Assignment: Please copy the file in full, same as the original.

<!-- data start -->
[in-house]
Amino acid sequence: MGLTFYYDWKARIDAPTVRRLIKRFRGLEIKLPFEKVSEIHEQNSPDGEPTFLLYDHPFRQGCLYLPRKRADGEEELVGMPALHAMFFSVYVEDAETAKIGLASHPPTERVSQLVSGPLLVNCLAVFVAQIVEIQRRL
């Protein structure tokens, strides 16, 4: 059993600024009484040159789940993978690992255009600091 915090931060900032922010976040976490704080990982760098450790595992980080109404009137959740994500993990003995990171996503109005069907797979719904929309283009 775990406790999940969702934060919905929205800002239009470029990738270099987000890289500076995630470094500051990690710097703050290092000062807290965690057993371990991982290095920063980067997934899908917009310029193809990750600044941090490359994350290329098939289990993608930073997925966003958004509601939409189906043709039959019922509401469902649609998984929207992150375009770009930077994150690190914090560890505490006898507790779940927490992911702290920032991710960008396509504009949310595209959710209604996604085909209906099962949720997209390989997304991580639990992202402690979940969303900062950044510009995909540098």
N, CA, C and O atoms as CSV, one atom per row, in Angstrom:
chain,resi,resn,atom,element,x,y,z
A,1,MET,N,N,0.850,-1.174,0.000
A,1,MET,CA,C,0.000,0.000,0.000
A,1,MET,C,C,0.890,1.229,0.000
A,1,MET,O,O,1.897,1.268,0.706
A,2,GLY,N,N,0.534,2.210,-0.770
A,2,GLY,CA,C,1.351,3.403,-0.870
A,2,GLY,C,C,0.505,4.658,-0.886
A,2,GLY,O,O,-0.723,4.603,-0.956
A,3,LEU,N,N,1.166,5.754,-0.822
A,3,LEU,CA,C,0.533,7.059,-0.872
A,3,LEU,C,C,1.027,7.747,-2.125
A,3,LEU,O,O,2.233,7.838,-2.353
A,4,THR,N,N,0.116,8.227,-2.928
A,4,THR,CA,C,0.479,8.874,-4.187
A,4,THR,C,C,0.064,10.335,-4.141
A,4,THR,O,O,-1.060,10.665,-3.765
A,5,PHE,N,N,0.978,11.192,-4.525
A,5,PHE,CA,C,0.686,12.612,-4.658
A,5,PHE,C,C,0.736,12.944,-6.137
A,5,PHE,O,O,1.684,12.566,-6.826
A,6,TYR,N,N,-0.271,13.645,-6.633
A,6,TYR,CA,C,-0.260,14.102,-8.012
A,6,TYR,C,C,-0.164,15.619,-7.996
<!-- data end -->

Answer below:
[in-house]
Amino acid sequence: MGLTFYYDWKARIDAPTVRRLIKRFRGLEIKLPFEKVSEIHEQNSPDGEPTFLLYDHPFRQGCLYLPRKRADGEEELVGMPALHAMFFSVYVEDAETAKIGLASHPPTERVSQLVSGPLLVNCLAVFVAQIVEIQRRL
């Protein structure tokens, strides 16, 4: 059993600024009484040159789940993978690992255009600091 915090931060900032922010976040976490704080990982760098450790595992980080109404009137959740994500993990003995990171996503109005069907797979719904929309283009 775990406790999940969702934060919905929205800002239009470029990738270099987000890289500076995630470094500051990690710097703050290092000062807290965690057993371990991982290095920063980067997934899908917009310029193809990750600044941090490359994350290329098939289990993608930073997925966003958004509601939409189906043709039959019922509401469902649609998984929207992150375009770009930077994150690190914090560890505490006898507790779940927490992911702290920032991710960008396509504009949310595209959710209604996604085909209906099962949720997209390989997304991580639990992202402690979940969303900062950044510009995909540098």
N, CA, C and O atoms as CSV, one atom per row, in Angstrom:
chain,resi,resn,atom,element,x,y,z
A,1,MET,N,N,0.850,-1.174,0.000
A,1,MET,CA,C,0.000,0.000,0.000
A,1,MET,C,C,0.890,1.229,0.000
A,1,MET,O,O,1.897,1.268,0.706
A,2,GLY,N,N,0.534,2.210,-0.770
A,2,GLY,CA,C,1.351,3.403,-0.870
A,2,GLY,C,C,0.505,4.658,-0.886
A,2,GLY,O,O,-0.723,4.603,-0.956
A,3,LEU,N,N,1.166,5.754,-0.822
A,3,LEU,CA,C,0.533,7.059,-0.872
A,3,LEU,C,C,1.027,7.747,-2.125
A,3,LEU,O,O,2.233,7.838,-2.353
A,4,THR,N,N,0.116,8.227,-2.928
A,4,THR,CA,C,0.479,8.874,-4.187
A,4,THR,C,C,0.064,10.335,-4.141
A,4,THR,O,O,-1.060,10.665,-3.765
A,5,PHE,N,N,0.978,11.192,-4.525
A,5,PHE,CA,C,0.686,12.612,-4.658
A,5,PHE,C,C,0.736,12.944,-6.137
A,5,PHE,O,O,1.684,12.566,-6.826
A,6,TYR,N,N,-0.271,13.645,-6.633
A,6,TYR,CA,C,-0.260,14.102,-8.012
A,6,TYR,C,C,-0.164,15.619,-7.996